On March 23, 1998, an unofficial coronation took place at the Academy Awards. Onstage were Walter Matthau and Jack Lemmon, whose decades-long friendship led to 11 film appearances together and whose names, much like Laurel and Hardy or Cheech and Chong, were rarely heard separately. It was therefore all too fitting that the duo announced the winners of the Best Original Screenplay Oscar: Cambridge natives, childhood friends, and Hollywood collaborators Ben Affleck and Matt Damon.
Affleck and Damon were 25 and 27, respectively. In the video of their speech above, both actors hug their dates — their moms — before heading to the stage to accept their award.
“I just said to Matt, losing would suck and winning would be really scary, and it’s really, really scary,” Affleck said, with Damon at his side. “We’re just really two young guys who were fortunate enough to be involved with a lot of great people whom it’s incumbent upon us to — there’s no way we’re doing this in less than 20 seconds.”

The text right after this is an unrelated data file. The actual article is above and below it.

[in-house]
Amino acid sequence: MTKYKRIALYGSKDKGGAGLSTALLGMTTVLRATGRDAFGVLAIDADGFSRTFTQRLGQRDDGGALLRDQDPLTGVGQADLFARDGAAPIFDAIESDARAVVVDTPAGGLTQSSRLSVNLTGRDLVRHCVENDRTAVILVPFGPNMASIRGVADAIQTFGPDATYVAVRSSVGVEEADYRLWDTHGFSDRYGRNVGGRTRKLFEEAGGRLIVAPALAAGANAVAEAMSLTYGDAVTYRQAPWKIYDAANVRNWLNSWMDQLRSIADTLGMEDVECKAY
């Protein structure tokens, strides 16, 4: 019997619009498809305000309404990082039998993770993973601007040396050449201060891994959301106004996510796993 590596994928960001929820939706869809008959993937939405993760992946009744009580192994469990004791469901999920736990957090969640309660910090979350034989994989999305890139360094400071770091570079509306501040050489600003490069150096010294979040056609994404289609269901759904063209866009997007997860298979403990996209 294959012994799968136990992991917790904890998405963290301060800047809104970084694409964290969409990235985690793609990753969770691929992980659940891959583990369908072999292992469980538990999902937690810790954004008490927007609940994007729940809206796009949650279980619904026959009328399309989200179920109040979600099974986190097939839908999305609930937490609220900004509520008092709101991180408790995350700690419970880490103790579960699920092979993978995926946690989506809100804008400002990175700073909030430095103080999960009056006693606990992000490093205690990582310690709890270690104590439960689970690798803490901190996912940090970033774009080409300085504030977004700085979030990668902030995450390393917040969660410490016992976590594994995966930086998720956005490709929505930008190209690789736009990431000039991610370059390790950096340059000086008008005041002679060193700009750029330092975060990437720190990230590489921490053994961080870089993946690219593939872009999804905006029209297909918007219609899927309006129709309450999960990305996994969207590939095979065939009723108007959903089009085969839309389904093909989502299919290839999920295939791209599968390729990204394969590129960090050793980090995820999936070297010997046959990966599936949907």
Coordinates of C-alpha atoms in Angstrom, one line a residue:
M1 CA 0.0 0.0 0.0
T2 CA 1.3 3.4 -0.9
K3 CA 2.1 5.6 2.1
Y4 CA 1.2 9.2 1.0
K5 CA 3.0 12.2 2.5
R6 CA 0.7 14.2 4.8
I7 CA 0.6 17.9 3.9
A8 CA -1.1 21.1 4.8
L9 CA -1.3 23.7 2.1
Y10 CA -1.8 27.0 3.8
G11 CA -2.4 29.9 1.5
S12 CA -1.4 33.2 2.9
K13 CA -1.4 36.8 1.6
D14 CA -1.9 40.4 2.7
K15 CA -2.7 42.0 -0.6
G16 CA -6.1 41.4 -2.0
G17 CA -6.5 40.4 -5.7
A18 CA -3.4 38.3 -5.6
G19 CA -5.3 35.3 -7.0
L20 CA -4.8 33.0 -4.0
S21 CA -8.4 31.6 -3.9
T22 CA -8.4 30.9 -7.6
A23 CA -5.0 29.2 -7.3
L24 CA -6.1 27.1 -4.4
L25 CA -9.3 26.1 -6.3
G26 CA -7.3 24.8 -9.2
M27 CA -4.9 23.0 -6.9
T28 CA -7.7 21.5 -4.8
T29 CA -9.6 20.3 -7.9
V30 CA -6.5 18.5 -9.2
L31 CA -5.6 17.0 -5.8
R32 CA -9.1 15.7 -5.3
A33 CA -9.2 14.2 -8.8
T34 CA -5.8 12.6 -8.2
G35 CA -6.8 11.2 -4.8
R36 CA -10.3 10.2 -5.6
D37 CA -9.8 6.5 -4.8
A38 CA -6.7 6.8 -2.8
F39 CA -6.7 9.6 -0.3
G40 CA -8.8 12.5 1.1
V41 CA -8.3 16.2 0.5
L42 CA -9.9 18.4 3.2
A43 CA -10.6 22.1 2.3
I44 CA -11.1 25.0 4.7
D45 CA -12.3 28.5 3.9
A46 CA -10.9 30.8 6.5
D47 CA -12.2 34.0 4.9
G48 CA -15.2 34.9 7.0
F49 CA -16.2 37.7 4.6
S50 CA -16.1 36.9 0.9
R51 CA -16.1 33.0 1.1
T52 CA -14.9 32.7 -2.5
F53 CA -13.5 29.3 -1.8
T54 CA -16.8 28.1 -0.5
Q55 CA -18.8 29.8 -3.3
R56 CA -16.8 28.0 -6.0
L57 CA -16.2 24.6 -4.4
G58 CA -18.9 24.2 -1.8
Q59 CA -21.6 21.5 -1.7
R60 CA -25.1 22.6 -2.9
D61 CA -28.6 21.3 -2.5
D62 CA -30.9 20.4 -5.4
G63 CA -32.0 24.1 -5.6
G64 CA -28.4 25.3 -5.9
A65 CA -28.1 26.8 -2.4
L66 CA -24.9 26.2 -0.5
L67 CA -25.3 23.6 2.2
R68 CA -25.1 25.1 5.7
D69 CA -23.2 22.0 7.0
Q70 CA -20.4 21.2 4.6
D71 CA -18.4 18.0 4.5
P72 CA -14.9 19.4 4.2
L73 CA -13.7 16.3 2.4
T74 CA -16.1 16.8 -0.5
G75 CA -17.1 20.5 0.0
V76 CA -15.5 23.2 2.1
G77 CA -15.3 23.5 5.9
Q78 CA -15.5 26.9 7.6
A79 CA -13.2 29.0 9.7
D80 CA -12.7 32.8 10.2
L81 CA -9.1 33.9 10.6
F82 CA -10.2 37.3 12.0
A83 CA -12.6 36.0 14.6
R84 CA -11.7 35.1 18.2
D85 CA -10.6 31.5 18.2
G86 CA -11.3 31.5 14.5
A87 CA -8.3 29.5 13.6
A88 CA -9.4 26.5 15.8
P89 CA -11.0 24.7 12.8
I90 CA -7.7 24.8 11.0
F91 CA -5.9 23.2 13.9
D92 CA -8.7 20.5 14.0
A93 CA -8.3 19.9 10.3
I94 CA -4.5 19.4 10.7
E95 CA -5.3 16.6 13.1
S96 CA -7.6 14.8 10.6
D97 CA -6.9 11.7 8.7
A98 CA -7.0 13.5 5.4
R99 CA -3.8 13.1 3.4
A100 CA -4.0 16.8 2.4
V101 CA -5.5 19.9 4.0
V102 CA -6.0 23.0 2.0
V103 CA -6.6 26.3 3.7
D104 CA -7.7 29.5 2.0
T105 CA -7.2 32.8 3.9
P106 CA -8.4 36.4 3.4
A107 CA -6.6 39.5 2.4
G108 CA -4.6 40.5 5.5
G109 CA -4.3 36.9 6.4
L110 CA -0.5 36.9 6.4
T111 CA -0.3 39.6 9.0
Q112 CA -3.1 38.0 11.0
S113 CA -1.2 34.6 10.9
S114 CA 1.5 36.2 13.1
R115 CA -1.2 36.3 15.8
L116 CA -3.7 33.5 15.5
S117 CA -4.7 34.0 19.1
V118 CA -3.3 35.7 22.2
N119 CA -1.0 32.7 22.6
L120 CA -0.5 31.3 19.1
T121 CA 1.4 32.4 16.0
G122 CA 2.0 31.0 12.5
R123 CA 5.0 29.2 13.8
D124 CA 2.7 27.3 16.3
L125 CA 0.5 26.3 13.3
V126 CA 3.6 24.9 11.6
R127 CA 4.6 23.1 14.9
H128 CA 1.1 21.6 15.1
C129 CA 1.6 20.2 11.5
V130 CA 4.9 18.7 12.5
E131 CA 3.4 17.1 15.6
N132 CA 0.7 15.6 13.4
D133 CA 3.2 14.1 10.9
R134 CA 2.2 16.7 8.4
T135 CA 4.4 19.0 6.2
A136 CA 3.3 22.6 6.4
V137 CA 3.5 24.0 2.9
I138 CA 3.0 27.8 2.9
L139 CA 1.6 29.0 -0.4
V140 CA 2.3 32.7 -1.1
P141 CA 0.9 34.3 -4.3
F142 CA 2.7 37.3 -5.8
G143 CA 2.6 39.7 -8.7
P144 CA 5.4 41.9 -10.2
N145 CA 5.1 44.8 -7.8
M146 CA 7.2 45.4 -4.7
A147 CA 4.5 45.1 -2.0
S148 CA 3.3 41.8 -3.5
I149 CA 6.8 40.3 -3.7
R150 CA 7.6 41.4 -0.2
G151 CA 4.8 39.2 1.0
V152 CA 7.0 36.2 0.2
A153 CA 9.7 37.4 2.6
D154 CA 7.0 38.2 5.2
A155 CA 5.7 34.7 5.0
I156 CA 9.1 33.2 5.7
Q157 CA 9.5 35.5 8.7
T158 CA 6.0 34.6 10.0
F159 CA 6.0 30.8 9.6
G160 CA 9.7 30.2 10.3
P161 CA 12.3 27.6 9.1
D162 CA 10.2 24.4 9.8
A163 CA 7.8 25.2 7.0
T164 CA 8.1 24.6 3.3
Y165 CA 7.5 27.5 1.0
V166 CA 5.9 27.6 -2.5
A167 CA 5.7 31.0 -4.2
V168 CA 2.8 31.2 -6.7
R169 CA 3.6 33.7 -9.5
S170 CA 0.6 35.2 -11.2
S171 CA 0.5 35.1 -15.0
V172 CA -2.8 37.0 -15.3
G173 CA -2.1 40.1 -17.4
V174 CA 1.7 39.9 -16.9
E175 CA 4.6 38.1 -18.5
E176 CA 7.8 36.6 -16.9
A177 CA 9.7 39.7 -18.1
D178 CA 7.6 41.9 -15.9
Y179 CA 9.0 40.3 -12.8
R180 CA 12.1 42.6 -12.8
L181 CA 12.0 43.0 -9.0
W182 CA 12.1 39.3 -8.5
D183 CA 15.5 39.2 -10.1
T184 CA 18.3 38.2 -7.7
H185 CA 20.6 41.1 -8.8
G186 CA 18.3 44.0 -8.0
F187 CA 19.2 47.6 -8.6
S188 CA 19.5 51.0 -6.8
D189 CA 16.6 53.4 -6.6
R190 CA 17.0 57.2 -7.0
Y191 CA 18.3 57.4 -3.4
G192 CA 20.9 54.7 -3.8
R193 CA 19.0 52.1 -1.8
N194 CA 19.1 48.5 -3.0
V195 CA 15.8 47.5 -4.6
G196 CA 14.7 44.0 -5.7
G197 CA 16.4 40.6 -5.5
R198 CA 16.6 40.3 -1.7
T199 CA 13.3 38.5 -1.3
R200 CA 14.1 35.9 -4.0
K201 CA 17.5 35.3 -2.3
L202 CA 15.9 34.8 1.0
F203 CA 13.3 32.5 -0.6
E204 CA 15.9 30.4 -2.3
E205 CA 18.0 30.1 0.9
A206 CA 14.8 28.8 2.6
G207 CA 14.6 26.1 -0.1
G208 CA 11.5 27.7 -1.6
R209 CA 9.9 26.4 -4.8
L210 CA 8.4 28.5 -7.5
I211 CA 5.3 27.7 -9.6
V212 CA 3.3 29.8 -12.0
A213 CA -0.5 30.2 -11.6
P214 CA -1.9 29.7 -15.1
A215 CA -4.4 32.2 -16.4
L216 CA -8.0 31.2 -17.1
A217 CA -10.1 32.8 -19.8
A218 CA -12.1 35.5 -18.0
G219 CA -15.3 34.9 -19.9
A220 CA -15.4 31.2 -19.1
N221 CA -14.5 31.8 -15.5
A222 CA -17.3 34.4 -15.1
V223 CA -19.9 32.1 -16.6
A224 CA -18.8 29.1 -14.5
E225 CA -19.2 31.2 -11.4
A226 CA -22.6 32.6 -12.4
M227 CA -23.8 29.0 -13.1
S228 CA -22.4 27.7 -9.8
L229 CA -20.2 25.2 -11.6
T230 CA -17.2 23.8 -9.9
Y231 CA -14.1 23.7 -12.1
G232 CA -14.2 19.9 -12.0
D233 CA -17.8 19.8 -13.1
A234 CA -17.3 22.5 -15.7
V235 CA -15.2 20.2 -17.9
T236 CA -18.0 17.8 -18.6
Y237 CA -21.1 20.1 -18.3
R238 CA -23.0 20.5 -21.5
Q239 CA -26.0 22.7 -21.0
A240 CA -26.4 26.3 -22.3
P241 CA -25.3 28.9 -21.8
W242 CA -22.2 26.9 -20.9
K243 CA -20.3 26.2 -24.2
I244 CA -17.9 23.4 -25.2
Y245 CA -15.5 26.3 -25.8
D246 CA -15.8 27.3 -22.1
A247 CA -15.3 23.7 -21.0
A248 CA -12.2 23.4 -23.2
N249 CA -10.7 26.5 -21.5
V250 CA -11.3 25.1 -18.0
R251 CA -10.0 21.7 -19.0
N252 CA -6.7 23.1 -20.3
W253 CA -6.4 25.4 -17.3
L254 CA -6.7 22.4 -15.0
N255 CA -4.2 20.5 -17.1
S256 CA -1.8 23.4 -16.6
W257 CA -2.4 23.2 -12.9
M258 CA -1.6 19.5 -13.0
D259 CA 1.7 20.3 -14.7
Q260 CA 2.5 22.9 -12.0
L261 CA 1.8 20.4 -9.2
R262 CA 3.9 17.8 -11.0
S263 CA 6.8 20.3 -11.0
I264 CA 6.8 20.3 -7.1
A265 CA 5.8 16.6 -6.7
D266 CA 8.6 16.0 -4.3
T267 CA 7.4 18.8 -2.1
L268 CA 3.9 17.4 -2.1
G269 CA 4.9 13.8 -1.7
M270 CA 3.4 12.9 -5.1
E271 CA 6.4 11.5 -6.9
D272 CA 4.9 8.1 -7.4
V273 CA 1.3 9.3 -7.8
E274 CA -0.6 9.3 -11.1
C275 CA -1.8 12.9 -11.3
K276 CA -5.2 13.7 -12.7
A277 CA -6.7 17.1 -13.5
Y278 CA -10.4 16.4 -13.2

It’s at this point in the speech that it becomes particularly hard to not consider all that has changed in Affleck’s and Damon’s careers in the last 20 years, specifically in the last year, in the wake of the #MeToo movement. The very first person Affleck thanks is Harvey Weinstein, who Affleck says in the speech “believed in us and made this movie.” The disgraced former Miramax executive was crucial in launching the pair’s careers. Additionally, Affleck faced allegations of sexual misconduct last fall.
After rattling off names like Gus van Sant, Minnie Driver, and Robin Williams, the duo begins to take turns yelling thank-yous into the microphone, with Affleck’s voice cracking multiple times.
“Chris Moore, who produced the movie,” Affleck says.
“Chris Moore! Chris Moore!” Damon yells in refrain.
“To Patrick Whitesall, the best agent in Hollywood,” Affleck yells.
“Yeah! Patrick Whitesall!” Damon echoes.
Stumbling over each other, Damon thanks “all our friends and family, and everyone watching us back in Boston tonight,” before Affleck adds that he “knows we’re forgetting somebody.”
“Whoever we forgot,” Damon concludes, “we love you and we thank you!”